Wells Fargo scam latest in a string of infractions

Wells Fargo's (WFC) $185 million hit in civil penalties for secretly opening millions of accounts without customers' permission is just the latest regulatory black eye for the bank.

Wells Fargo, the biggest U.S. bank by stock market value, Thursday agreed to pay $100 million in restitution to victims to the Consumer Financial Protection Bureau fund, as well as a $35 million penalty to the Office of the Comptroller of the Currency and $50 million to the city and county of Los Angeles. The bank agreed to pay the fine in connection to actions allegedly committed by more about 5,300 to open accounts unbeknownst to customers and racking up fees as a result.

"It's serious. It shows rogue employees and management that's not effective," says Erik Oja, an analyst at S&P Global Equity Research, pointing out that at this point it's unclear how widespread this alleged fraud was. "It shows bad incentives as well."

It's just the latest of many penalties levied on Well Fargo. The bank faced or settled four key areas of litigation as of the end of 2015 including several with much larger settlements connected with:

* FHA insurance claims. Wells Fargo agreed to pay $1.2 billion in February 2016 to settle complaints from the Department of Justice, the U.S. Attorney's Office for the Southern District of New York, the U.S. Attorney's Office for the Northern District of California and Housing and Urban Development over claims associated with the bank's Federal Housing Administration loans between 2001 and 2010. The complaint suggested the bank improperly received insurance proceeds from HUD from some loans that defaulted. The complaint suggests Wells Fargo made claims for insurance for mortgages it knew didn't qualify and didn't disclose problems.

* Visa and Mastercard interchange fees. Wells Fargo is part of a group of defendants that have agreed to pay $6.6 billion on claims merchants were overcharged for credit card fees or improperly bundled other products. Wells Fargo, in addition to Visa and Mastercard, on July 13, 2012, signed an agreement to settle the allegations.

* Mortgage products. Wells Fargo, as well as firms it has previously acquired, continue to be investigated for alleged wrongdoing in making home loans during the housing boom of the middle of the 2000s. Wells Fargo has agreed to pay $10 billion in fines in the past eight years with a vast majority of those being associated with mortgage investigations, says Robert Hockett, professor of law at Cornell Law. The largest of those was a $5.4 billion fine in February 2012, Hockett says.

* Order of posting. Wells Fargo in August 2010 was ordered to pay remediation of $203 million connected to the way the bank processed debit card payments for customers. By allowing a payment to hit the ledger before a deposit, the bank was allegedly able to generate overdraft fees. Several of these cases were still pending at the end of last year. Wells Fargo filed a petition for the U.S. Supreme Court to review the decision but is still awaiting word, according to its annual regulatory filing.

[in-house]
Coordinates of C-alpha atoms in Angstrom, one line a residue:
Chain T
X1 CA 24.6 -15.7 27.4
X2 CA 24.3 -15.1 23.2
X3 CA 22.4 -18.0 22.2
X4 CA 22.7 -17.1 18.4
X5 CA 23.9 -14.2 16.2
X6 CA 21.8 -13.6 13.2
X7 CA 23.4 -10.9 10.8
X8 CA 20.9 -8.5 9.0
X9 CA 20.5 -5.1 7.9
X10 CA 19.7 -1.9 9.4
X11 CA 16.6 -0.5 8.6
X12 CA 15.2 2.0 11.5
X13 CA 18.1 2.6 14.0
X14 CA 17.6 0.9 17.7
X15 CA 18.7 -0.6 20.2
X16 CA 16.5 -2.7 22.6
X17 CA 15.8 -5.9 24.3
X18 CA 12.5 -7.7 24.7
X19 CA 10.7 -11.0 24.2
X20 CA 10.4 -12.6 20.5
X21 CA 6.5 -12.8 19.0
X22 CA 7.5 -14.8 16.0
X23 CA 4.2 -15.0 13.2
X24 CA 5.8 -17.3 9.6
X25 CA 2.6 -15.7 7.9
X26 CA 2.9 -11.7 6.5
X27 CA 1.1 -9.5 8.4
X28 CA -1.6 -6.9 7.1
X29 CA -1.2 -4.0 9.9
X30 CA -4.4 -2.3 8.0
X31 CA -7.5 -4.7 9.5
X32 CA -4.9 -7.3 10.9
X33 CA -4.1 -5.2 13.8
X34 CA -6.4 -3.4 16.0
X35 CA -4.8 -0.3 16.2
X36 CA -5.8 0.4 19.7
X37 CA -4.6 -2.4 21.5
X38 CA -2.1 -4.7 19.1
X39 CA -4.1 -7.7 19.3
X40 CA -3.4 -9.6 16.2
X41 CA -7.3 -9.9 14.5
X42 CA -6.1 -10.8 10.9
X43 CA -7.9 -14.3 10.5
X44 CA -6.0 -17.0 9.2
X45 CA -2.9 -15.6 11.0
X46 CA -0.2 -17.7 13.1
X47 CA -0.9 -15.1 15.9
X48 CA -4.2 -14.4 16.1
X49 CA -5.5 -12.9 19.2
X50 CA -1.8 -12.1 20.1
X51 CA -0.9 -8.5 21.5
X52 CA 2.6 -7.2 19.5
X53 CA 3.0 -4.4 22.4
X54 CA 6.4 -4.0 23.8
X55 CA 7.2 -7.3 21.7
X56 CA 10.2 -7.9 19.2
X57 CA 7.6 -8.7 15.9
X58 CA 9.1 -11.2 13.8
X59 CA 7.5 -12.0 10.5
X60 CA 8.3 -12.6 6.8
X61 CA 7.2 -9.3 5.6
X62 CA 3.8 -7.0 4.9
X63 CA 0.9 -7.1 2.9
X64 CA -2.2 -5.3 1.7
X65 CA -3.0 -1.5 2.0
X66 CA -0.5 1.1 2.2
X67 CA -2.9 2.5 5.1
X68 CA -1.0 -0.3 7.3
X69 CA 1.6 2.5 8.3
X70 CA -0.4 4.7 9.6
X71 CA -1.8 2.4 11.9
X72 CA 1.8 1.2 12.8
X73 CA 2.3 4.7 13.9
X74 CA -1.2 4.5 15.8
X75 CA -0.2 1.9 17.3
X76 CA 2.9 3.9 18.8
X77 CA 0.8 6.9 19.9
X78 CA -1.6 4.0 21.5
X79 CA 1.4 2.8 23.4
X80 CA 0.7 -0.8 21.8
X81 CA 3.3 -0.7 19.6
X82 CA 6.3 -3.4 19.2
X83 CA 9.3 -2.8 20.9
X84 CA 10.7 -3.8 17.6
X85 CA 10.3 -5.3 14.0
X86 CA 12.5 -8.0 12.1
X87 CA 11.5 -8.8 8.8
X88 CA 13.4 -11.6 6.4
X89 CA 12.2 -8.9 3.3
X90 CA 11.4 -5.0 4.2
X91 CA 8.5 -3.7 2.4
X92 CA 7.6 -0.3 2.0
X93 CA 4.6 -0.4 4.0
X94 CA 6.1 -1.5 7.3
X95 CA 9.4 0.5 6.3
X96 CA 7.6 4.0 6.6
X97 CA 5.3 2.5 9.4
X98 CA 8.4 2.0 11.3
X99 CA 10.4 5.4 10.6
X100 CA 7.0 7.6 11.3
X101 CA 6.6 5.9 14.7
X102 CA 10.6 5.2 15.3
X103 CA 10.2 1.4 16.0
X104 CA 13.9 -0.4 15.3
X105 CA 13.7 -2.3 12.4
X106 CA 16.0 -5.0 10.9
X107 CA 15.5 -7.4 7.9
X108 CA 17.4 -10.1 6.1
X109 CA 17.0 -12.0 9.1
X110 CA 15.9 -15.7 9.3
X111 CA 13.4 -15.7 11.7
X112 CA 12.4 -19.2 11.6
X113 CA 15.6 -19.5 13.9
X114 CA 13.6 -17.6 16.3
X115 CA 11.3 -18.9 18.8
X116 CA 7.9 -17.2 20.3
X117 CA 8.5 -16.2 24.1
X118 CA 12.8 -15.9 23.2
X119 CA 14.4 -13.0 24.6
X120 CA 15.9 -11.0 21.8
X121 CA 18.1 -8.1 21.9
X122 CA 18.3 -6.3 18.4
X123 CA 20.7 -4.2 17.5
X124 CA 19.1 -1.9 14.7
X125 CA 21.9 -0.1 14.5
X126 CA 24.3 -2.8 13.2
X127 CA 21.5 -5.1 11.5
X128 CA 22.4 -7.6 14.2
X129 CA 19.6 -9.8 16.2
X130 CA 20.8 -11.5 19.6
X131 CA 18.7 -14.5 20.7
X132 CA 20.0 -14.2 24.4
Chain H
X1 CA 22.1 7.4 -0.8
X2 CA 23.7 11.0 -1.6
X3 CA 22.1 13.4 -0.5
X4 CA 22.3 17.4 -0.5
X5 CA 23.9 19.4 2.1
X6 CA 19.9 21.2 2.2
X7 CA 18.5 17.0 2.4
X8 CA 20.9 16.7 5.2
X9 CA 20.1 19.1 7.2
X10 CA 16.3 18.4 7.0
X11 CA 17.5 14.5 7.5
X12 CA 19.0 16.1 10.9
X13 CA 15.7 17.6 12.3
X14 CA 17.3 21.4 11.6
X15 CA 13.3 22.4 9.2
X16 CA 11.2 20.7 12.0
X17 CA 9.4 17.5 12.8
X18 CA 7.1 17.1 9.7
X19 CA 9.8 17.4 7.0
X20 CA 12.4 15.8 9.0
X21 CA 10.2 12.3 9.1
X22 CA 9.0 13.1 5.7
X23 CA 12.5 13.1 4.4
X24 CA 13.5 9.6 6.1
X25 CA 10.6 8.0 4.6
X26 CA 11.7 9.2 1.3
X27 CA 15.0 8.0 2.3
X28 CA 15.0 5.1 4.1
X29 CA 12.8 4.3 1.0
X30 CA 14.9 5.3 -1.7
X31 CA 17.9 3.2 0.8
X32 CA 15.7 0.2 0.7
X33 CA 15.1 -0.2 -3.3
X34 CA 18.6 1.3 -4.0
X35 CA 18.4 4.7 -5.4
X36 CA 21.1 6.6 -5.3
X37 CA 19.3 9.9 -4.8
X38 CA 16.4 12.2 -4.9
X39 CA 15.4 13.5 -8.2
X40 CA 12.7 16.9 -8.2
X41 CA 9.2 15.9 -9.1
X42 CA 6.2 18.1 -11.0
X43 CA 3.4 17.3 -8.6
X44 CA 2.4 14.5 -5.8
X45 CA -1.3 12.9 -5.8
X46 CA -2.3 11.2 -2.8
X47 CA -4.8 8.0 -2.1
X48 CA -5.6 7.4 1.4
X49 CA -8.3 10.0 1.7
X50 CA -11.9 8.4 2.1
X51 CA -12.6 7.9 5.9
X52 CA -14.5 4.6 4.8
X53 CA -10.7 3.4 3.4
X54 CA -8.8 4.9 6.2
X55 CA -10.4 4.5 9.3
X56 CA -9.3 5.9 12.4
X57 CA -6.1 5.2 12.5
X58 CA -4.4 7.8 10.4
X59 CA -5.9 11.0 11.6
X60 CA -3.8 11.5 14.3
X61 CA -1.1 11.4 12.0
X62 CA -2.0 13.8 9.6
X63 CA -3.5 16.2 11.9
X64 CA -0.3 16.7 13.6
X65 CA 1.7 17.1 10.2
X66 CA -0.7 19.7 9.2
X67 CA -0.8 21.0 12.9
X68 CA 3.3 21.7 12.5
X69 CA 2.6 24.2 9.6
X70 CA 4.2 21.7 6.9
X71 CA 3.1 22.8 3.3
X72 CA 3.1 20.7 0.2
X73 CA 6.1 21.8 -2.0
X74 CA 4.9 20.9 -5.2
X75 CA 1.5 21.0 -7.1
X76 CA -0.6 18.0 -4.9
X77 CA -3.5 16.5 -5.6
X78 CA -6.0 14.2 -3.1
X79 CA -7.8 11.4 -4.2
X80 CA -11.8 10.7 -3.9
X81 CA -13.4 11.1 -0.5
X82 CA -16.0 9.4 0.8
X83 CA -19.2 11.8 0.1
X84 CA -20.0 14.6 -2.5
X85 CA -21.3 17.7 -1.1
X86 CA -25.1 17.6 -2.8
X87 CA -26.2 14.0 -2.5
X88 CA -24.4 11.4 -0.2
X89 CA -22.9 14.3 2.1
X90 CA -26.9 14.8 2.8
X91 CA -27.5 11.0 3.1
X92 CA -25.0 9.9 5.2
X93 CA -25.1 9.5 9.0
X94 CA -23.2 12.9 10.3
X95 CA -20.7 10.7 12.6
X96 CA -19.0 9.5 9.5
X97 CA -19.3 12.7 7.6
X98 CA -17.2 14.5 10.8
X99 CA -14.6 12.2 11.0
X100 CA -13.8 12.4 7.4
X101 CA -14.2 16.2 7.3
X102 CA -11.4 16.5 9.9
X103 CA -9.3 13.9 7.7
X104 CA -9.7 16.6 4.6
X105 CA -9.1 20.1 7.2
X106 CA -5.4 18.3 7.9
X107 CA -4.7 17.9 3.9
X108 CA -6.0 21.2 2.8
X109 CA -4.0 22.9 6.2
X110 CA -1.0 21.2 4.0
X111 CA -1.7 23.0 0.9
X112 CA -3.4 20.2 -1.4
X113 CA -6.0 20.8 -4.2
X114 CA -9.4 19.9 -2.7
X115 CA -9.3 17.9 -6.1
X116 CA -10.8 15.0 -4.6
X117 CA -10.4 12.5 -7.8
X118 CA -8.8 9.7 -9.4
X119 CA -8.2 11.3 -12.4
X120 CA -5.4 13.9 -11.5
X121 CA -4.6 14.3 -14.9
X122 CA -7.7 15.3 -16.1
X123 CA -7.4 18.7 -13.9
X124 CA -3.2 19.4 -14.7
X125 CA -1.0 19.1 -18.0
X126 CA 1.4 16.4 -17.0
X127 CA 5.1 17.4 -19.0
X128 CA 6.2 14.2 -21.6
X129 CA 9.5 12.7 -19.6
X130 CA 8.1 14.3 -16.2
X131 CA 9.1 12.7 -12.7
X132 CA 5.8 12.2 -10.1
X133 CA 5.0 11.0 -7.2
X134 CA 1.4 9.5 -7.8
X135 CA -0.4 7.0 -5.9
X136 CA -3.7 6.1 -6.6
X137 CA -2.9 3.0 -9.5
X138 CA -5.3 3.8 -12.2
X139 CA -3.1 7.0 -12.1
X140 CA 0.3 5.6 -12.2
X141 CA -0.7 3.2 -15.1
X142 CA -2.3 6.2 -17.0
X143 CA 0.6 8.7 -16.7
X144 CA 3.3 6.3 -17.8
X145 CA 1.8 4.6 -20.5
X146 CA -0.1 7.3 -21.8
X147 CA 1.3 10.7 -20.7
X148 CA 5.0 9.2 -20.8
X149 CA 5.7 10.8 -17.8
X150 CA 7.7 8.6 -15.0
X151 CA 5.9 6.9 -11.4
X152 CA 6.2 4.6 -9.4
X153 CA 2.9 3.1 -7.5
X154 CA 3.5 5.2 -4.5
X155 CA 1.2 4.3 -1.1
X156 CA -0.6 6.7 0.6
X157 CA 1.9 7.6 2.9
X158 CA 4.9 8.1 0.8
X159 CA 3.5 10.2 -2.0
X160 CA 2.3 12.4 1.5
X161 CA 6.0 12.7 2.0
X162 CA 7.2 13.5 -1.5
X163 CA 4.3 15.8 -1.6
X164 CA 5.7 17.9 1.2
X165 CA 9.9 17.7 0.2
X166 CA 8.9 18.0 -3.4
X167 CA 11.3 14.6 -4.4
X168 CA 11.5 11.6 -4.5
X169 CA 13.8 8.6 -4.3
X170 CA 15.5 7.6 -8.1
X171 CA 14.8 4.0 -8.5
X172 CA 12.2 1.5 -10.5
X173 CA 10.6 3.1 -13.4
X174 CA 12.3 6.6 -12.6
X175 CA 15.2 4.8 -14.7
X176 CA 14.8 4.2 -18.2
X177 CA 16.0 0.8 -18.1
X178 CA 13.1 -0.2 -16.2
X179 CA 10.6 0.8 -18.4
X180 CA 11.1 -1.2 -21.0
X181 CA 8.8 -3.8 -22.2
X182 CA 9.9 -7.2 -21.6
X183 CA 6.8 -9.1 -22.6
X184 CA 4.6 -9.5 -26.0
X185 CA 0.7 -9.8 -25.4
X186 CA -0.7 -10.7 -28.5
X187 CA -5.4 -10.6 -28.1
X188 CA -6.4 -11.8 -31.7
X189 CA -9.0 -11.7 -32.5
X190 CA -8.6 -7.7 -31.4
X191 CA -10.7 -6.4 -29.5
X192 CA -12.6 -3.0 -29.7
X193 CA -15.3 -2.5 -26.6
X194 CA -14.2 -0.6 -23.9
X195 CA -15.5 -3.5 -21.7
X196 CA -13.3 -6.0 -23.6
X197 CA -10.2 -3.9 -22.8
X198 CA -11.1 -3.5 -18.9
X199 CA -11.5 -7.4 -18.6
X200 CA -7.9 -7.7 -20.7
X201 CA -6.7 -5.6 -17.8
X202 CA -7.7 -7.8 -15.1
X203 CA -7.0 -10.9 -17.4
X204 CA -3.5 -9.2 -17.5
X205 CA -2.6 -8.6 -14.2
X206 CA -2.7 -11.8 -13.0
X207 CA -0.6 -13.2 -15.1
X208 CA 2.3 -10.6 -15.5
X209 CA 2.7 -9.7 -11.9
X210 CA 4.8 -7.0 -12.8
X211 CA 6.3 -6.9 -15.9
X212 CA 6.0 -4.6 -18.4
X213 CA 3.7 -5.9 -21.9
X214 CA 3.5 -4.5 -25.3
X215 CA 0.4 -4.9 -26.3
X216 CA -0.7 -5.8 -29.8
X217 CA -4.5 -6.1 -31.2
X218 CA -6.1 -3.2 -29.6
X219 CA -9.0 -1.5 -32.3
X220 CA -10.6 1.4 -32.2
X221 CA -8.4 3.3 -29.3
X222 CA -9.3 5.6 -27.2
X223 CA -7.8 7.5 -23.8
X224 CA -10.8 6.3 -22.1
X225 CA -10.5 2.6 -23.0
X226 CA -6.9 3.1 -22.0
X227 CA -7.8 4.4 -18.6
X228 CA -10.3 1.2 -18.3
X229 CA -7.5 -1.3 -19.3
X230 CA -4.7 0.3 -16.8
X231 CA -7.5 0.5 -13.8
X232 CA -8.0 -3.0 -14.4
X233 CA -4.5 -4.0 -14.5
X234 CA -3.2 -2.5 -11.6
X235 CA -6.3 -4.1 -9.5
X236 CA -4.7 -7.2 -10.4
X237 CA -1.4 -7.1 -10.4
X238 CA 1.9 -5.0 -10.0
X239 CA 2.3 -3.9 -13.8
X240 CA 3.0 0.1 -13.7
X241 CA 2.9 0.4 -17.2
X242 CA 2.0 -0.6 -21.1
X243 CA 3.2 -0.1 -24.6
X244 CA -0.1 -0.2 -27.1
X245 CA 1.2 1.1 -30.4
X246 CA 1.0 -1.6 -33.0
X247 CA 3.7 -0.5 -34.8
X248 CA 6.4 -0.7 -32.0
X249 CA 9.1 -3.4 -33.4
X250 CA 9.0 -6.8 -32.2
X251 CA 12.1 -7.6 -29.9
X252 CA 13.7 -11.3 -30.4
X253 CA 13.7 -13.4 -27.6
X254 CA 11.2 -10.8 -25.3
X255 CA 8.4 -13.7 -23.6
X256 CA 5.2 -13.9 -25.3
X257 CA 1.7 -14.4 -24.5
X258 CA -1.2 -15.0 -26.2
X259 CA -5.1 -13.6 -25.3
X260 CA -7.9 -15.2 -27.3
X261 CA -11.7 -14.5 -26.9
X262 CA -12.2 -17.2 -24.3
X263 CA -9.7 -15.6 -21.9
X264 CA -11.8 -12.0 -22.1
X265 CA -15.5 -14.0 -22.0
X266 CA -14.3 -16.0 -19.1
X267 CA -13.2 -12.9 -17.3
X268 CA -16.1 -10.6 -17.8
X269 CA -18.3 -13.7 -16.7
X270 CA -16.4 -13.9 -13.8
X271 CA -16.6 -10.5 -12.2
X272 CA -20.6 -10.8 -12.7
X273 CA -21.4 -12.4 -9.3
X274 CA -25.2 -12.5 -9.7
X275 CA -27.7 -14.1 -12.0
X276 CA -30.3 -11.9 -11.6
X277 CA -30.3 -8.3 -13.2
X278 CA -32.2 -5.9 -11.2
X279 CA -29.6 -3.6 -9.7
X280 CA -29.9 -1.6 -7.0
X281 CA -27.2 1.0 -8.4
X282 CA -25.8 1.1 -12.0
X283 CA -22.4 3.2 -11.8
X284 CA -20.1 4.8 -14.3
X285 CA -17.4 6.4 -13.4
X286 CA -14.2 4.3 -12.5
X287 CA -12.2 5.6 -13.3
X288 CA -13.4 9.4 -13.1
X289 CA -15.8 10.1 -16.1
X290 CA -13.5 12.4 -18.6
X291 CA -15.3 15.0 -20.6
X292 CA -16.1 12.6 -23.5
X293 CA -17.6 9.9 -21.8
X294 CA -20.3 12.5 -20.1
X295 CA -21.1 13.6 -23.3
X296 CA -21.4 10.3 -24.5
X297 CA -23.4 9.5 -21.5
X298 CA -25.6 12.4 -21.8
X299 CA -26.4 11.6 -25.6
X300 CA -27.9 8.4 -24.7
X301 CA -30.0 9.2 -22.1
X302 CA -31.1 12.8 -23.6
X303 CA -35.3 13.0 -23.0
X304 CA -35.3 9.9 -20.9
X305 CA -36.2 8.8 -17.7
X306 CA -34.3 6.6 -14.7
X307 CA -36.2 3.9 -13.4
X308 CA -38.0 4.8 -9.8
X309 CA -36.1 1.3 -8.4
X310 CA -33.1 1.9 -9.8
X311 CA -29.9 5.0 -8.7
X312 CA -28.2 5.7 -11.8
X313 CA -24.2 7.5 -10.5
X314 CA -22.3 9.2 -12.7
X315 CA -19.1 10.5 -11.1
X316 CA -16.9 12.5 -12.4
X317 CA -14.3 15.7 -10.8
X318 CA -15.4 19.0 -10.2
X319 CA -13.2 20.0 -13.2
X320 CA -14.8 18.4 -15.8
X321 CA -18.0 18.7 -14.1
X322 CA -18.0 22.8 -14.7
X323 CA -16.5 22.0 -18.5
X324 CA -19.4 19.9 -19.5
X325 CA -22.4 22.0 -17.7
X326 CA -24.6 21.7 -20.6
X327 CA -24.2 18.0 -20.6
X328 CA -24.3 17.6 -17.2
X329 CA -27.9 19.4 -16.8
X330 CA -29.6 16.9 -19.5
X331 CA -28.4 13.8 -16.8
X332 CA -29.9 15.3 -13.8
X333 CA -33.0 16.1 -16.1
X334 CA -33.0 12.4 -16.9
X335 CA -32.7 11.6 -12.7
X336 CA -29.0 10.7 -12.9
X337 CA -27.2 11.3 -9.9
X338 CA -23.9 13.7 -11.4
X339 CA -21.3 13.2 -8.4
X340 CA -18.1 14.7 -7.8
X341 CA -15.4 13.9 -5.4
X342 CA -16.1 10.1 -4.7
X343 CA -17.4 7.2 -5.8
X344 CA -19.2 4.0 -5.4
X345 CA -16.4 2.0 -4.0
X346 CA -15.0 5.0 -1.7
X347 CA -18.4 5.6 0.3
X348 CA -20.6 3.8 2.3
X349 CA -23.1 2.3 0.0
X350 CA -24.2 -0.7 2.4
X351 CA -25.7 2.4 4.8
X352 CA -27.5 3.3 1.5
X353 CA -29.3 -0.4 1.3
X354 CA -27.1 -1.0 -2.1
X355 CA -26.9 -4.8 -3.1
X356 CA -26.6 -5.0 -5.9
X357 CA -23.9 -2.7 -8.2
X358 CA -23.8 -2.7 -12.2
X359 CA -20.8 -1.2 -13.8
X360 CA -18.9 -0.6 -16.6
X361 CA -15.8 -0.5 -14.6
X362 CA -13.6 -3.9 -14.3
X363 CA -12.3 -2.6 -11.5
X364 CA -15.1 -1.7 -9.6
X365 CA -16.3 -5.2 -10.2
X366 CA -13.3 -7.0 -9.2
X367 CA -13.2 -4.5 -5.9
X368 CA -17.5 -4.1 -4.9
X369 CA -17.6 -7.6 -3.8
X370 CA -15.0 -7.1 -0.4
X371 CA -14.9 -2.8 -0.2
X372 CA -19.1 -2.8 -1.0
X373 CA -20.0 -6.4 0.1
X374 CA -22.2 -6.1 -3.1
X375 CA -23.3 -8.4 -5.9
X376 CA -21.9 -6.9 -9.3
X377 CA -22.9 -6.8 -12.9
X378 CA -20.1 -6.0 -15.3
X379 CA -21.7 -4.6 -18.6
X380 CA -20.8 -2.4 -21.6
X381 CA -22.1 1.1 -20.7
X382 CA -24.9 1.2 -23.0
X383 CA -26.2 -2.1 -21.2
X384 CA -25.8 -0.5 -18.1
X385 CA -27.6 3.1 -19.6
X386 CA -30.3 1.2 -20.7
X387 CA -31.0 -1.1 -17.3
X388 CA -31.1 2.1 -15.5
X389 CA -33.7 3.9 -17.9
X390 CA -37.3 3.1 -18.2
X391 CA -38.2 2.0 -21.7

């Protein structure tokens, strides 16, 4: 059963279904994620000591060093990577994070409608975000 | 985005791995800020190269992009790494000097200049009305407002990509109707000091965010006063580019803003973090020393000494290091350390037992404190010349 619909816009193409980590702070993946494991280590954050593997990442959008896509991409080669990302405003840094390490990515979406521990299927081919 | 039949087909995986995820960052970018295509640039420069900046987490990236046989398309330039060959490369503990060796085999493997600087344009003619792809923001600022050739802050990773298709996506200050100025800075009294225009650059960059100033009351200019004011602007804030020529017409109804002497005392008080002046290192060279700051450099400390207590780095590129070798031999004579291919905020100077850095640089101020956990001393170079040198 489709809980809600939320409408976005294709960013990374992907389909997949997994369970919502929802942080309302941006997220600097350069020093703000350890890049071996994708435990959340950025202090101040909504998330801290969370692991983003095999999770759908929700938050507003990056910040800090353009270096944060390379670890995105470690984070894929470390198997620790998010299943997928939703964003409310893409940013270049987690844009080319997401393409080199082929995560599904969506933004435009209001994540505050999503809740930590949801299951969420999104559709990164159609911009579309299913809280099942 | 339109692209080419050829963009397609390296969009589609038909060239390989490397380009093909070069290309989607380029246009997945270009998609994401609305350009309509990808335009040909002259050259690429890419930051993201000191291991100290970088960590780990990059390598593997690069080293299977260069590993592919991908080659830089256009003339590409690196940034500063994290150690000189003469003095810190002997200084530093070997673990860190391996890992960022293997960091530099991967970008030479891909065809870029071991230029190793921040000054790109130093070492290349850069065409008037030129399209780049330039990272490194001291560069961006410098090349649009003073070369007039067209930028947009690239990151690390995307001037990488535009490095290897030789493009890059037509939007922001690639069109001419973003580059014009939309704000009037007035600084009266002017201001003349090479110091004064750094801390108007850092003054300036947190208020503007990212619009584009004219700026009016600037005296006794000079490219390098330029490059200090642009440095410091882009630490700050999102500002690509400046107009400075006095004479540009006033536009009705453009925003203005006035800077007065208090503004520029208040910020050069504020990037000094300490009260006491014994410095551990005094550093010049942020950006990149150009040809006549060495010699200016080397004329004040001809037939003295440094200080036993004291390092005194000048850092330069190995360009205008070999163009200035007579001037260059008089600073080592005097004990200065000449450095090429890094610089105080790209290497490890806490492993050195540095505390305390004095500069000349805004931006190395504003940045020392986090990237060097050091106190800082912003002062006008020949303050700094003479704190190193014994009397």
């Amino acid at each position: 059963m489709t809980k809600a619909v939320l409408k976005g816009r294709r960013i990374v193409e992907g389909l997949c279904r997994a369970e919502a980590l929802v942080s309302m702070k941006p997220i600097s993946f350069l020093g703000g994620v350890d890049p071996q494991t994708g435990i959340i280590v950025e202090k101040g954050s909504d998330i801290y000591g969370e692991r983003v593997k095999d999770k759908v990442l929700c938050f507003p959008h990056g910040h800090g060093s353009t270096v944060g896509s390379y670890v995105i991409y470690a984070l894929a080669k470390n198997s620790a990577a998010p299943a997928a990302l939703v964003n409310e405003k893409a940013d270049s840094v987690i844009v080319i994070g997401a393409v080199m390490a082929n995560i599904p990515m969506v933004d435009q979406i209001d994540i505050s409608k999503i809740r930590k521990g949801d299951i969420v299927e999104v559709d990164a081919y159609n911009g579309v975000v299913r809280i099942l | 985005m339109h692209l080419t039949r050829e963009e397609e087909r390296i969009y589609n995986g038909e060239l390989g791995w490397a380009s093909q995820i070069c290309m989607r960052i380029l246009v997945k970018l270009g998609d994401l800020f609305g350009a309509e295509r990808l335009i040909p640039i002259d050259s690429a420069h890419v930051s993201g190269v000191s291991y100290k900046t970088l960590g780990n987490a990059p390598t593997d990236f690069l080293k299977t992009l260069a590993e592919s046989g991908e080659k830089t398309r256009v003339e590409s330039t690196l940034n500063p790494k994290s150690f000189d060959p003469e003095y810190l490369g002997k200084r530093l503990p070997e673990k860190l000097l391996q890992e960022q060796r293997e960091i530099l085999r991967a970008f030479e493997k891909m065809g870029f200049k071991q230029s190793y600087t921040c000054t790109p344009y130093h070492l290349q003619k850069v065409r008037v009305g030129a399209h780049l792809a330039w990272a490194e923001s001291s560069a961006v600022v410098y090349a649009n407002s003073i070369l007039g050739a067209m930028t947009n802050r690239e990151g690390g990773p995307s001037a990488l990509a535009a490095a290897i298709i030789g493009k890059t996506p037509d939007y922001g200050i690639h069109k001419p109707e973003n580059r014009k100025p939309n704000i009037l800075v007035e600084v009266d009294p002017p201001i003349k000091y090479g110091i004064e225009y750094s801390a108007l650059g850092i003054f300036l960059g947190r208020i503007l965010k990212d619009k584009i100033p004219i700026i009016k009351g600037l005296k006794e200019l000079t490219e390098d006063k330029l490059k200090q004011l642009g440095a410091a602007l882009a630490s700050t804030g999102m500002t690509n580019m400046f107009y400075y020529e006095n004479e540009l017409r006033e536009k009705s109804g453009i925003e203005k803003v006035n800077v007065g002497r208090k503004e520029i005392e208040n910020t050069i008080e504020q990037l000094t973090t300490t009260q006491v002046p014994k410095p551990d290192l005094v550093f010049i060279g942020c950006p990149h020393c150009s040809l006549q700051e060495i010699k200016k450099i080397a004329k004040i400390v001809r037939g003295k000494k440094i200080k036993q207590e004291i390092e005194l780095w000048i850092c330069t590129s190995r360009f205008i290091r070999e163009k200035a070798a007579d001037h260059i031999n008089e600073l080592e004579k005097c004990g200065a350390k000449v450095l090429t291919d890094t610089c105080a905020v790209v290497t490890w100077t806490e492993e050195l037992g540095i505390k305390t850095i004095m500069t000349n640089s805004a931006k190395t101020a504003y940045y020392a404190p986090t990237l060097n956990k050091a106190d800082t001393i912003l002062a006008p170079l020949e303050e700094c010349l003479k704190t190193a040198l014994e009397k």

Wells Fargo in its regulatory filing says it has reserved for losses associated with these cases. "Although there can be no assurance as to the ultimate outcome, Wells Fargo and/or our subsidiaries have generally denied, or believe we have a meritorious defense and will deny, liability in all significant litigation pending against us," the filing says.

Regarding the latest settlement connected with the secret account openings, Wells Fargo spokeswoman Richele Messick said Wells Fargo had already refunded in the first quarter any associated fees prior to the settlement. The total repaid to customers was $2.6 million. The bank has since "strengthened our policies" regarding the opening of new accounts, Messick says. Consumers should check their accounts and call Wells Fargo with any questions, she says.

Wells Fargo isn't alone in facing regulatory scrutiny that has led to large fines. Wells Fargo ranks just fourth among global banks in terms of total value of fines paid over the past eight years at $10 billion, Hockett says. Bank of America (BAC), JP Morgan Chase (JPM) and Citigroup (C) have paid more, $58 billion, $31 billion and $13 billion, respectively, during the same period.

The latest Wells Fargo alleged scam, however, opens a new front the types of frauds banks are accused of, Hockett says. More investigation is likely ongoing and will be critical to understanding how high in the organization the shadow account openings were known about and why it wasn't being monitored, Hockett says.

But most other cases of recent alleged bank fraud are usually connected with mortgage lending or areas far from consumers and more associated with esoteric manipulations of interest rates, Hockett says. "What's surprising is that with this latest scandal, it's fraud with the garden variety types of accounts," he says.

TOP FINES PAID BY BANKS OVER THE PAST EIGHT YEARS

Bank, Symbol, Cumulative fines ($ billions), Revenue TTM ($ billions)

Bank of America, BAC, $58, $76.0

JP Morgan Chase, JPM, $31, $88.1

Citigroup, C, $13, $65.1

Wells Fargo, WFC, $10, $84.2

BNP Paribas, ENXTPA:BNP, $9, $44.8

Source: Robert Hockett (professor of law Cornell Law), S&P Global Market Intelligence

* Trailing 12 months

USA Today


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